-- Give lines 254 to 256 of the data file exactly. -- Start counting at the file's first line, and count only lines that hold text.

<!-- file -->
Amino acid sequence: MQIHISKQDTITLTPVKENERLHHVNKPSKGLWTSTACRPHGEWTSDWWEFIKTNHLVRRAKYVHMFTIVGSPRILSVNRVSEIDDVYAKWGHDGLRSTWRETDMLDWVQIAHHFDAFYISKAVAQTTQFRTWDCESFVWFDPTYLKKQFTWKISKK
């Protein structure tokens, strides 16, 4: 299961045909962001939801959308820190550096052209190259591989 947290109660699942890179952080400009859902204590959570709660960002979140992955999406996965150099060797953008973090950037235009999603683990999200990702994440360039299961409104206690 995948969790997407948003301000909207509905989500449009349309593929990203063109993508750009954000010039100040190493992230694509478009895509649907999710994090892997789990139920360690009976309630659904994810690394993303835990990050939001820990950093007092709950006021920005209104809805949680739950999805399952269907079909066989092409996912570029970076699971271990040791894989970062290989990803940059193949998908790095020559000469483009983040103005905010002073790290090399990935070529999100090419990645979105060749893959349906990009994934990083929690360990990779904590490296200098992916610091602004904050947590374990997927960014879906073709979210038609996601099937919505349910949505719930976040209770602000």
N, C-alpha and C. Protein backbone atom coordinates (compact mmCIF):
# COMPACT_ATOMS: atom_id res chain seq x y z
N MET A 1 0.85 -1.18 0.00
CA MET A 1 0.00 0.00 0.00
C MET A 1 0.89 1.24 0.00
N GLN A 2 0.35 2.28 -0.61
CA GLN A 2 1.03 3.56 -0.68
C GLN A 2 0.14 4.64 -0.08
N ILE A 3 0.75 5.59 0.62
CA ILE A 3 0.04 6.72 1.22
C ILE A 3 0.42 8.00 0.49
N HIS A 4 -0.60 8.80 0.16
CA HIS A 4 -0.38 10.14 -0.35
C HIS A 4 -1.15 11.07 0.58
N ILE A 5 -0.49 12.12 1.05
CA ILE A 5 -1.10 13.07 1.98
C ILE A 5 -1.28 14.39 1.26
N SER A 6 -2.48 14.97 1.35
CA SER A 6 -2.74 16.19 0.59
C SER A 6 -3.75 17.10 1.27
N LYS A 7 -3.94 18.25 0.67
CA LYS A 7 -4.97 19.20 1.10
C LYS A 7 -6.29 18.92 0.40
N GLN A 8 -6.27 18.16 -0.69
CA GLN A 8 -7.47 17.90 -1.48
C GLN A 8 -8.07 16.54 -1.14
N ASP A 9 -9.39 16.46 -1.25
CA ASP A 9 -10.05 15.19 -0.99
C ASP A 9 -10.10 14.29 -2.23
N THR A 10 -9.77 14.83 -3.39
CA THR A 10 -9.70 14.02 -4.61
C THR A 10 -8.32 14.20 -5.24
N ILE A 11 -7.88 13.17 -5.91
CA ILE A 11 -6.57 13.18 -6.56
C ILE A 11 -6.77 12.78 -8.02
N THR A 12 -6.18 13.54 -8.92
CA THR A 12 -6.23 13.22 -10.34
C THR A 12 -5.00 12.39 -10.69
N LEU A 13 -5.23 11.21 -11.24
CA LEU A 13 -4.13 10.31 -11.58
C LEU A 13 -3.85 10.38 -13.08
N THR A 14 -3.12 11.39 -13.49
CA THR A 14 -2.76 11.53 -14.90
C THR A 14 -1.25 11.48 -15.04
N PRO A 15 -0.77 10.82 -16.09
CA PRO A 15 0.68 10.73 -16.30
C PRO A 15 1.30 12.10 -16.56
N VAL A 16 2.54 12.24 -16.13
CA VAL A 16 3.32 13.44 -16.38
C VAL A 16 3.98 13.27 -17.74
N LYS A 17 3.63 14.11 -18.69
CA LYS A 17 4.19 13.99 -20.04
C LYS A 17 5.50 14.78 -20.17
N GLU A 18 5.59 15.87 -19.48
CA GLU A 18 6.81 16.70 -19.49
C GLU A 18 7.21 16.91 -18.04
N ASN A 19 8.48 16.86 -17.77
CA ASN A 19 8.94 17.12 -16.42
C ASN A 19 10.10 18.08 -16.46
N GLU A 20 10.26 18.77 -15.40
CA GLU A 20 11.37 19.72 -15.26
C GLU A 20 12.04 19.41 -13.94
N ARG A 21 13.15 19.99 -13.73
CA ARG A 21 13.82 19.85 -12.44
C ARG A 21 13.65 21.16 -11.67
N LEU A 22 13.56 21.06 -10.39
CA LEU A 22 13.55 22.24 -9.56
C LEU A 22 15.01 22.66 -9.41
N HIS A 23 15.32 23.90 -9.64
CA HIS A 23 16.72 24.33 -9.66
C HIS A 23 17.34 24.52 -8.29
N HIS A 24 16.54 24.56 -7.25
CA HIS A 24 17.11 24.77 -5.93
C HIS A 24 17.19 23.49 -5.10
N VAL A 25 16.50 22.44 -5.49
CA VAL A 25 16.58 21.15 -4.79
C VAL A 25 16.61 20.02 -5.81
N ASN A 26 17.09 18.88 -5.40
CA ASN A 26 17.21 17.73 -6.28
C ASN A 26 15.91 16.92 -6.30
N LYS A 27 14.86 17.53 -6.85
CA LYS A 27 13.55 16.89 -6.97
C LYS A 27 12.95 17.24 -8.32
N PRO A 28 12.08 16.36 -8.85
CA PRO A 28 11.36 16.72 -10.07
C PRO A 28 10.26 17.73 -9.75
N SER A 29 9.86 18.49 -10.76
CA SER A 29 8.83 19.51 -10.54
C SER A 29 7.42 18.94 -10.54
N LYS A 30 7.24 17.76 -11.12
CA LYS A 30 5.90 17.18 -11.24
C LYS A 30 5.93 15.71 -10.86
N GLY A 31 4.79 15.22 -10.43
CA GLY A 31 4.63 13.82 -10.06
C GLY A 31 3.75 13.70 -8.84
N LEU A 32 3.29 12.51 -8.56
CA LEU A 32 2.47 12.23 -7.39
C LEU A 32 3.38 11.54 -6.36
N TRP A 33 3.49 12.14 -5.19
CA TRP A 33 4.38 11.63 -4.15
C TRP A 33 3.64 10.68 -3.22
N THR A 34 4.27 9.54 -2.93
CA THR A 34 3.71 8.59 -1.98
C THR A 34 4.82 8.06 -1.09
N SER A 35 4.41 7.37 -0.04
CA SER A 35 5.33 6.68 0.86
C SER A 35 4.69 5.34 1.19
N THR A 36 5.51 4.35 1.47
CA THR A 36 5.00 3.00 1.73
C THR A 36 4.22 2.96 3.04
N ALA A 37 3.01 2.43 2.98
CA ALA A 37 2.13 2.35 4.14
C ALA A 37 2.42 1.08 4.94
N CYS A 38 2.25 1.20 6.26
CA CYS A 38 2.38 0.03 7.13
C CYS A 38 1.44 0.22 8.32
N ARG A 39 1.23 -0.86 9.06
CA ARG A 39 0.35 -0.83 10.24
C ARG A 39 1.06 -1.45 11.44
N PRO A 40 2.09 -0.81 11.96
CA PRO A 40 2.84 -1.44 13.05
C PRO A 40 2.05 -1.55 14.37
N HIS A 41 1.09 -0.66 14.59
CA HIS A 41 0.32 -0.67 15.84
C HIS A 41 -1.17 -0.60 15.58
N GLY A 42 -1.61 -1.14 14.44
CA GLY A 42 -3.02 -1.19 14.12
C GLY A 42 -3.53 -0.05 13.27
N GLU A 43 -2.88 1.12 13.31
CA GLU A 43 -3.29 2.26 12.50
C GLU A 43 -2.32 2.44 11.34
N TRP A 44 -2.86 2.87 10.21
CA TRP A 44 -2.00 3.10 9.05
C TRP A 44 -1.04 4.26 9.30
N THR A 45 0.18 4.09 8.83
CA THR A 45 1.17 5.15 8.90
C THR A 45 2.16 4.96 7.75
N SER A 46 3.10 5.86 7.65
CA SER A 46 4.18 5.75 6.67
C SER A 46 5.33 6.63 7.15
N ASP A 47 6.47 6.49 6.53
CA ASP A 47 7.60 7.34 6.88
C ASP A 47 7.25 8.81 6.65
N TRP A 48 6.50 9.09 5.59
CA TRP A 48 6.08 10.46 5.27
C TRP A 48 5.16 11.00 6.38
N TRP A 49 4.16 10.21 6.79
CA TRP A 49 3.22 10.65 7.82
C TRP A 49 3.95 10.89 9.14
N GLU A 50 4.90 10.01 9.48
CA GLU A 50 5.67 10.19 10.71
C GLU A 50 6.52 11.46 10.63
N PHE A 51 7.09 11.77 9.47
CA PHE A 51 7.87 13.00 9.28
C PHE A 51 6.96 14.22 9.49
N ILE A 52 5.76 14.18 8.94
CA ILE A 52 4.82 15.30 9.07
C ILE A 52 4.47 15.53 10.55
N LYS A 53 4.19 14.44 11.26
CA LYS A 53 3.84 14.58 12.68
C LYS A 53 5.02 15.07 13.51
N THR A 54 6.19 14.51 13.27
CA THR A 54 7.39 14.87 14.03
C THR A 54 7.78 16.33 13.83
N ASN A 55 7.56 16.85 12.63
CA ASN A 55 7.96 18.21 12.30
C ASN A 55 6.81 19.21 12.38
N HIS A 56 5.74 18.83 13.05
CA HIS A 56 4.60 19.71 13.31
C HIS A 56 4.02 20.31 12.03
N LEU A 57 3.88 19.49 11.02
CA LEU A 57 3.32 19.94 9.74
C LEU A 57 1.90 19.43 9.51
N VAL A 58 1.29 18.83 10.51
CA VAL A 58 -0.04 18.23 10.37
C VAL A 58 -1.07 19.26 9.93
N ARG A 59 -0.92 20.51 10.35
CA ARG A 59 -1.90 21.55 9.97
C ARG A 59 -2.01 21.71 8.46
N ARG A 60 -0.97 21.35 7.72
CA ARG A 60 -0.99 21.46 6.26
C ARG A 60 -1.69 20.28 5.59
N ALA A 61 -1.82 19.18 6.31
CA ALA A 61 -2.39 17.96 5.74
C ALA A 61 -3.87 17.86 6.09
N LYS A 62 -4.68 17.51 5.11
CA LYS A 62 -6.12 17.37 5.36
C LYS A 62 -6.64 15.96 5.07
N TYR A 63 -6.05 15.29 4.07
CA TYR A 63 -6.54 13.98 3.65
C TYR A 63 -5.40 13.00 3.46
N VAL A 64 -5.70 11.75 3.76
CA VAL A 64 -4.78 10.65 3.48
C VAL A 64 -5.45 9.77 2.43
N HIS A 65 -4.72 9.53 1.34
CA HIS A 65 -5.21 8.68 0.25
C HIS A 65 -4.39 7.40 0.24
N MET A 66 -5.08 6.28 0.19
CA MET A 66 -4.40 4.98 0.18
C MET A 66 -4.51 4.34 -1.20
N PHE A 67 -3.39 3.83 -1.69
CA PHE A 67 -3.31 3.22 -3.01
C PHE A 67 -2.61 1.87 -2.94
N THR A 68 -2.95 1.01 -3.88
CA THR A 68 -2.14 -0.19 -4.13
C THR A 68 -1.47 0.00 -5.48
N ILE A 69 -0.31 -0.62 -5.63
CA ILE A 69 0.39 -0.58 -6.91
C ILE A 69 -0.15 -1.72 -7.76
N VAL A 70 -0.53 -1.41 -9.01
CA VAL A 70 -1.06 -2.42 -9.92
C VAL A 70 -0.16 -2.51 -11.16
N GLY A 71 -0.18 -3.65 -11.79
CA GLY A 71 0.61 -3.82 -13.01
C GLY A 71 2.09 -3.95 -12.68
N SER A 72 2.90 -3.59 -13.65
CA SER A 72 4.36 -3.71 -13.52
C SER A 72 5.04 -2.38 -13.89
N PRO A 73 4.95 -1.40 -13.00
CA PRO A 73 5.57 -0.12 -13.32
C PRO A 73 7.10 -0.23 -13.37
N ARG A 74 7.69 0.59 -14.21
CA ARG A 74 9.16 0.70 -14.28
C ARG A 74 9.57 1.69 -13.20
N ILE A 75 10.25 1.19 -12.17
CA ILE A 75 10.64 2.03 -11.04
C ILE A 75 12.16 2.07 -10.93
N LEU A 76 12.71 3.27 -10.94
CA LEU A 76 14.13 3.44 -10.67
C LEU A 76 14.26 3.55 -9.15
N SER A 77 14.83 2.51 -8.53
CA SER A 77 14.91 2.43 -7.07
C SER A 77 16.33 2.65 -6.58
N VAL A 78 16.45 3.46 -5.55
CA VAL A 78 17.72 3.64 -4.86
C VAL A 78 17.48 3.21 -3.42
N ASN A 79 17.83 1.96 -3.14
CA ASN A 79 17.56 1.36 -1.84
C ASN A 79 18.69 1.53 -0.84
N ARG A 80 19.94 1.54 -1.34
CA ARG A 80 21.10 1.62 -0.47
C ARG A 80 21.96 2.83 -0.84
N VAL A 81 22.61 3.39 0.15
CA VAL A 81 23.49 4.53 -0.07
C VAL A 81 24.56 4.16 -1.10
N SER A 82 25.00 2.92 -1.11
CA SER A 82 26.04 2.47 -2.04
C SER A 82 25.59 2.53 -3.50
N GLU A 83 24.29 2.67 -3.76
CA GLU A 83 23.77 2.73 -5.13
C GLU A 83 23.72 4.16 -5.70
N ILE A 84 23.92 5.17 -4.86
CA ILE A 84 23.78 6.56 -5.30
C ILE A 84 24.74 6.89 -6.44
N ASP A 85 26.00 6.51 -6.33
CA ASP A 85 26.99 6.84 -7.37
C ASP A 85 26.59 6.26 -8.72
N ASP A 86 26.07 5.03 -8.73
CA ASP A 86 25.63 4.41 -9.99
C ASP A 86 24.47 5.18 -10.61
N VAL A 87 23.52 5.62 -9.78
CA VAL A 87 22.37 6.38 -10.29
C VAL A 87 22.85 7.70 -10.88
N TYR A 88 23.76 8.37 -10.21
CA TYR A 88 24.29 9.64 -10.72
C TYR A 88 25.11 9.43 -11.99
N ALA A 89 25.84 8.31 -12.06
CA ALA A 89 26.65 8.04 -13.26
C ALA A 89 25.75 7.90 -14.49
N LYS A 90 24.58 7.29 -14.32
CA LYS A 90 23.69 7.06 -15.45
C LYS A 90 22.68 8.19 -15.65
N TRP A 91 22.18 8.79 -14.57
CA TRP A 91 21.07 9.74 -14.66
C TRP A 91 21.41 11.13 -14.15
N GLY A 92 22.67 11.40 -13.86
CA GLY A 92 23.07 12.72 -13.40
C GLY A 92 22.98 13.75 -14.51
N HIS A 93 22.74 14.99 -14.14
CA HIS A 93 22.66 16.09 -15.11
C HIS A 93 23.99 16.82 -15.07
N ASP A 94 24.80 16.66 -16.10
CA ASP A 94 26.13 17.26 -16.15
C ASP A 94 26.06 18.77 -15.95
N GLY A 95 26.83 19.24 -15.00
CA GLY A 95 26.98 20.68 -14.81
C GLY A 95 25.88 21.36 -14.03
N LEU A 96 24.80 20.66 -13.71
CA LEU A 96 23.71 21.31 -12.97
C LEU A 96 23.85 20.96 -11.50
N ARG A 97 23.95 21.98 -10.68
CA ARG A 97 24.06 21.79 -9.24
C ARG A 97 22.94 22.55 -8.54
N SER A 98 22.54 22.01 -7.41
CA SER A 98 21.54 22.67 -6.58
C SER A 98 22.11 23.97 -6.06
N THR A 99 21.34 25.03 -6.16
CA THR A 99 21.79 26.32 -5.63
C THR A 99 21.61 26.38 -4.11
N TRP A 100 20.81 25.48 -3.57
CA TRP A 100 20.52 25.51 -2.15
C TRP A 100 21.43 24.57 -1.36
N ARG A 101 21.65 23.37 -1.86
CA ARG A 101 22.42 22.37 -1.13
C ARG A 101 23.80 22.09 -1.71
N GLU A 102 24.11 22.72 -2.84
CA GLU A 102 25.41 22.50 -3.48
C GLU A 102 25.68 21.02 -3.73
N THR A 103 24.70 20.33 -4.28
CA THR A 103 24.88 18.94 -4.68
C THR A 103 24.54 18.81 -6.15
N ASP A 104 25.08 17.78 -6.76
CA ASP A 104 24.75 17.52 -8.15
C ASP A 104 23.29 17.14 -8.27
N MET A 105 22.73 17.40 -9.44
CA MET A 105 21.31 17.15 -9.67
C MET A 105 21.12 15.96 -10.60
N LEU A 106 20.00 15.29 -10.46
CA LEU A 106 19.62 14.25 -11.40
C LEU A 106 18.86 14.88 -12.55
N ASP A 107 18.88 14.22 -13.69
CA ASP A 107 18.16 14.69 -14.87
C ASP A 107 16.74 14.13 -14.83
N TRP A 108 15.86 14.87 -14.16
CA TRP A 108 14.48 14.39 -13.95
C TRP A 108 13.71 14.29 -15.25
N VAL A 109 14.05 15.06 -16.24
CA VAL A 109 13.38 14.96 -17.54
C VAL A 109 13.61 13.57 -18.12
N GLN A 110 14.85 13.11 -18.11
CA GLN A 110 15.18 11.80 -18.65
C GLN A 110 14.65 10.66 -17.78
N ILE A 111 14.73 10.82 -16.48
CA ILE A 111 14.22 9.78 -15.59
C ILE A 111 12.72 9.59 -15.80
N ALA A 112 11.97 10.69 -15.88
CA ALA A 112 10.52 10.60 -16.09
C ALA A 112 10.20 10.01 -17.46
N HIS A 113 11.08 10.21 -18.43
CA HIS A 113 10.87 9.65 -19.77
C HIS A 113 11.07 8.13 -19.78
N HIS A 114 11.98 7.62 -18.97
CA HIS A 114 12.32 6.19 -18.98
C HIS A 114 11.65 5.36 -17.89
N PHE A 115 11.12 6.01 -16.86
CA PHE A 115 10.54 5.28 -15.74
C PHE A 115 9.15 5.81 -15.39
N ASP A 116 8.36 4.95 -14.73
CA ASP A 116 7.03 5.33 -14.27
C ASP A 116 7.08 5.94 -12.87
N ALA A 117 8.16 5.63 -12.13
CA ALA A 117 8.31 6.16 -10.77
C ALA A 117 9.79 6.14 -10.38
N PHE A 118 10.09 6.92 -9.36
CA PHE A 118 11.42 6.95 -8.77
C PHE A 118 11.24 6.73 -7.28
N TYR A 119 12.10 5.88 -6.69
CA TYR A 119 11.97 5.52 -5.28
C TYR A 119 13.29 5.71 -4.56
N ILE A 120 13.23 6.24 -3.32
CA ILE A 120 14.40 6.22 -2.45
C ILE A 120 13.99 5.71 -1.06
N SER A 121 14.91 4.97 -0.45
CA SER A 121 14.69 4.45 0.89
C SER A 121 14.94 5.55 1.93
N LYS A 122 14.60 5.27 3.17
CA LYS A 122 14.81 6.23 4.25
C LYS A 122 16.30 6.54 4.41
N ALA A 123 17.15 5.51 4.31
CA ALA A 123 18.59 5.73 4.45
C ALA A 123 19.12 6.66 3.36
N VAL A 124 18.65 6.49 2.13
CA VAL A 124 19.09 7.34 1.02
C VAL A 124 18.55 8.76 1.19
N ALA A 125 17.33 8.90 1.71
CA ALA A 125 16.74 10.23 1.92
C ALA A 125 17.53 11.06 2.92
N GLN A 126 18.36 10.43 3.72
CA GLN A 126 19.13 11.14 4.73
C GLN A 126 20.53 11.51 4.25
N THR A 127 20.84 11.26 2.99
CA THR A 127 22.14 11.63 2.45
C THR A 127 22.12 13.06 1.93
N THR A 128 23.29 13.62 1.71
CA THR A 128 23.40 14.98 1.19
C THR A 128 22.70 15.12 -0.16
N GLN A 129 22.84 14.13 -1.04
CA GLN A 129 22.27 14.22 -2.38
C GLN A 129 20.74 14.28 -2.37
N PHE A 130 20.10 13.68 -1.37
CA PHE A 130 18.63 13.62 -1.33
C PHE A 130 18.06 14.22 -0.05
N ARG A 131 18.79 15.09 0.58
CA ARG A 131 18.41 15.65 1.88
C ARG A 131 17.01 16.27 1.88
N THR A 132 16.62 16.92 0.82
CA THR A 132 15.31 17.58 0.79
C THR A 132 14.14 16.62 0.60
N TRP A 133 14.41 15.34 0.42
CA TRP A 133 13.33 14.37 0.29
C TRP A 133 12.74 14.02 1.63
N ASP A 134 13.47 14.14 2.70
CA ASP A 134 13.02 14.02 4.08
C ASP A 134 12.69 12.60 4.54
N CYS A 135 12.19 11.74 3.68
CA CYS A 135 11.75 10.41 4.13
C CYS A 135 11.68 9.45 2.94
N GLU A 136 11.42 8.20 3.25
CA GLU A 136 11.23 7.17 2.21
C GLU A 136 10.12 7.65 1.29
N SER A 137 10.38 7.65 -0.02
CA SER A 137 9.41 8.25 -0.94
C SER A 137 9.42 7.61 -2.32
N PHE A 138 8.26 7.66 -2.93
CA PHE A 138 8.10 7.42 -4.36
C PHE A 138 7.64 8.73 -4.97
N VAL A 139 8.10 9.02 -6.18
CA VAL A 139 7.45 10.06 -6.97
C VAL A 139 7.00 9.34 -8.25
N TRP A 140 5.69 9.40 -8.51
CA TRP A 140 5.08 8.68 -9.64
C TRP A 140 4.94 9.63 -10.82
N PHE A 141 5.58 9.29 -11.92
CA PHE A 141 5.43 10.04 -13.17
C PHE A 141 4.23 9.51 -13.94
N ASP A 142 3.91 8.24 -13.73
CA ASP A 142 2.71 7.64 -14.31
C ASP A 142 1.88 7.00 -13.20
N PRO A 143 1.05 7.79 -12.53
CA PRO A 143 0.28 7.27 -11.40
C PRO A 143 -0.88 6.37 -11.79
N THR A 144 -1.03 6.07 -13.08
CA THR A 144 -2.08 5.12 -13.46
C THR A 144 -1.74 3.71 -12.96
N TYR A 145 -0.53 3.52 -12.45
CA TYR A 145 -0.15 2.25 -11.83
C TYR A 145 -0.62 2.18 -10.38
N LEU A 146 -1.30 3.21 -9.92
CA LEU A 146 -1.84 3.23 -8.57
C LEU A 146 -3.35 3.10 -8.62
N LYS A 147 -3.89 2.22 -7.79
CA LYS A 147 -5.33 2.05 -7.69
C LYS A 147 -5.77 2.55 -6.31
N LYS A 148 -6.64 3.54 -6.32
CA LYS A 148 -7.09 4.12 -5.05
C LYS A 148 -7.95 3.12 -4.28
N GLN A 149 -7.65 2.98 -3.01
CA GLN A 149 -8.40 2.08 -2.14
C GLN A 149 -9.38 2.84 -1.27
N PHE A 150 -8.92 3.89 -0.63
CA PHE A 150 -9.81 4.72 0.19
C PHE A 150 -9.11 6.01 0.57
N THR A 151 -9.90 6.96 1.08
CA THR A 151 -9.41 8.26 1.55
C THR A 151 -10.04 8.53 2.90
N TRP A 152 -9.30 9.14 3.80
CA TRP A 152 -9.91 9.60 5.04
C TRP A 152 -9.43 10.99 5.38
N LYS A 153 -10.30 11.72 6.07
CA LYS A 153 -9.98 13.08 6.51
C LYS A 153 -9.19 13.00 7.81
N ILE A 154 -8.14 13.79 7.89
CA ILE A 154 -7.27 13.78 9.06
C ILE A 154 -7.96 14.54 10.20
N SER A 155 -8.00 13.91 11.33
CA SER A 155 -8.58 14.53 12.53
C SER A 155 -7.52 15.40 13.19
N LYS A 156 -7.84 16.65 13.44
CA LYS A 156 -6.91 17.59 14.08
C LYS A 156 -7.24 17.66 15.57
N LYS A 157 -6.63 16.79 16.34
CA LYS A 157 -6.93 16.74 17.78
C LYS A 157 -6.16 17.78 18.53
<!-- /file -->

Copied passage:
N ILE A 84 23.92 5.17 -4.86
CA ILE A 84 23.78 6.56 -5.30
C ILE A 84 24.74 6.89 -6.44